Baseball's "color barrier" was broken in 1946, when Jackie Robinson was signed by the Brooklyn Dodgers. Within a short time, most of the other major league clubs had recruited black players as well. Paige was in his 40s when baseball was integrated. Most owners considered him too old to be a force in the big leagues. During the 1948 season, however, Cleveland Indians owner Bill Veeck approached Paige at mid-year about playing for the Indians. The team was in the midst of a pennant race, and Veeck thought Paige might help clinch a pennant.
On August 13, 1948, Satchel Paige became the seventh black player recruited into the major leagues when he pitched a 5-0 shutout for Cleveland over the Chicago White Sox. Veeck and Paige combined their talents as entertainers to enliven Paige's appearance in the American League. In a well-orchestrated plot, the two men told reporters that Paige was uncertain of his age and might be as old as fifty. Paige concocted a story about a goat eating the family Bible that held his birth certificate. Age notwithstanding, Paige pitched to a 4-1 record for the 1948 Indians with a 2.47 earned run average. In the World Series that year, he pitched two-thirds of an inning and did not allow a hit.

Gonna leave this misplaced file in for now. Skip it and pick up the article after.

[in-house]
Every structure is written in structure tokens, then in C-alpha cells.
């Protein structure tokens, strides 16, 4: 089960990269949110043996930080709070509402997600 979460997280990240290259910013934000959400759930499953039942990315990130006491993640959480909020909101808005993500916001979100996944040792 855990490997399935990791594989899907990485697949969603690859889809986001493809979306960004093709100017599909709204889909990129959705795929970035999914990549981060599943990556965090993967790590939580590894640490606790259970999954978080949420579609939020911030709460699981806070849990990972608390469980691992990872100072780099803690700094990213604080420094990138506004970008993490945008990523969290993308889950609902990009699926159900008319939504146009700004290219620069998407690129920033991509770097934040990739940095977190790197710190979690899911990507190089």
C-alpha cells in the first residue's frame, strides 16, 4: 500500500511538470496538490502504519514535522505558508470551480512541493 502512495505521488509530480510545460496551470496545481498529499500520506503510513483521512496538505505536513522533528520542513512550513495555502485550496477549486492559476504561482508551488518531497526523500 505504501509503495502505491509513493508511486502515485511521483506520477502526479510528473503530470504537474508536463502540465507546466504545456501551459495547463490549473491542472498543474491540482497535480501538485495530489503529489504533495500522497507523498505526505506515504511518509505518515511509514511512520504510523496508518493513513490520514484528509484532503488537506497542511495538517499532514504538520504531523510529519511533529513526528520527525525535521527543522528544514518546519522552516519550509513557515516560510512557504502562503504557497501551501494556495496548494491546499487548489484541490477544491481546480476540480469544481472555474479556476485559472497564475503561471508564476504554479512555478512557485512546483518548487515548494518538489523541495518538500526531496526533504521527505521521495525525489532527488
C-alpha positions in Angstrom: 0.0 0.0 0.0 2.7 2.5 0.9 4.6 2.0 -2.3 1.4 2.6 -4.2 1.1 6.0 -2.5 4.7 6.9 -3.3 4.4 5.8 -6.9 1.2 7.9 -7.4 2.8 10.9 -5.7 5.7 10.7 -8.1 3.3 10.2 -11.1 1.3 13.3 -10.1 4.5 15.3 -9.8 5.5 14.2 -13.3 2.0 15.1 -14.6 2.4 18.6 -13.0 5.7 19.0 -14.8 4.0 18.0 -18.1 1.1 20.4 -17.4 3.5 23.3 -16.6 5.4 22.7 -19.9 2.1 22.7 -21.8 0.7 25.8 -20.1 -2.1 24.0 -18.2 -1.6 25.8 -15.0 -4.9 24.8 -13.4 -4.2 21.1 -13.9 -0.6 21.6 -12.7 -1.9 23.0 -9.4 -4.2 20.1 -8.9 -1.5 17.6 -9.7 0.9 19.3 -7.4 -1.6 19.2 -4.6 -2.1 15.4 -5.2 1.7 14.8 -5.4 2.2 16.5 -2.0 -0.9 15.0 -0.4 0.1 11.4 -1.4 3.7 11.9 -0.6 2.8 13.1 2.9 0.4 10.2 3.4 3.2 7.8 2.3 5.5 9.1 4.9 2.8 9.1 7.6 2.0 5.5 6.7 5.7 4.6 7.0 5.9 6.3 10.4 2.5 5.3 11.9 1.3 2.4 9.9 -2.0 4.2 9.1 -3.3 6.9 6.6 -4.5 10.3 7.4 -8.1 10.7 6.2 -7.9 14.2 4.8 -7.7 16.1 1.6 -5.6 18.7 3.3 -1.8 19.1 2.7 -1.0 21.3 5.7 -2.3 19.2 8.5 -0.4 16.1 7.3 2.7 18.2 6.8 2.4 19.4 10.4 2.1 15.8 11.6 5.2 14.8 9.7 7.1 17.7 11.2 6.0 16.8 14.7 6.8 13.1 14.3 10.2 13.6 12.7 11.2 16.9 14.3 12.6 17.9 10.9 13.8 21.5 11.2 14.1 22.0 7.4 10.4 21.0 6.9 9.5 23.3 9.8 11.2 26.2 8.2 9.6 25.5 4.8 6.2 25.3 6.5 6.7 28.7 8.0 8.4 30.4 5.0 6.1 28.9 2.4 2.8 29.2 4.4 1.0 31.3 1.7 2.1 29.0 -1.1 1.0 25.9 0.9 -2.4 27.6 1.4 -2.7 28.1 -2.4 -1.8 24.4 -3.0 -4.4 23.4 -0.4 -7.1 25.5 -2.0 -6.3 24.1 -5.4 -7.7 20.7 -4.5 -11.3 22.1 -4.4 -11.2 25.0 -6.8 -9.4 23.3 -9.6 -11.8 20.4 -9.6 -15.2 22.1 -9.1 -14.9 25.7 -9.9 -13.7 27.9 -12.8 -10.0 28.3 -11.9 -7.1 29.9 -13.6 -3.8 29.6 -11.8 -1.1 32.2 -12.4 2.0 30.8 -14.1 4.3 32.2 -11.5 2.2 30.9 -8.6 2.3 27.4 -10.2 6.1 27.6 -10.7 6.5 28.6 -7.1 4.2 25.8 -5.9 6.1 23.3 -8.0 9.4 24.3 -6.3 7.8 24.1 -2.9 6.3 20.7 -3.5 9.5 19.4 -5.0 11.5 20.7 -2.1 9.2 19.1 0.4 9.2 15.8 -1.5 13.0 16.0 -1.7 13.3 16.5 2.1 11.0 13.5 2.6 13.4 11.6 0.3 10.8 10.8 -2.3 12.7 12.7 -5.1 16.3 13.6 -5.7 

Paige was back with the Indians the following year, but his record in 1949, fell to 4-7, and he was released at season's end. He returned to barnstorming until 1951, then signed a contract with the lackluster St. Louis Browns. He stayed with St. Louis, pitching mostly in relief situations, until the team left town in 1954.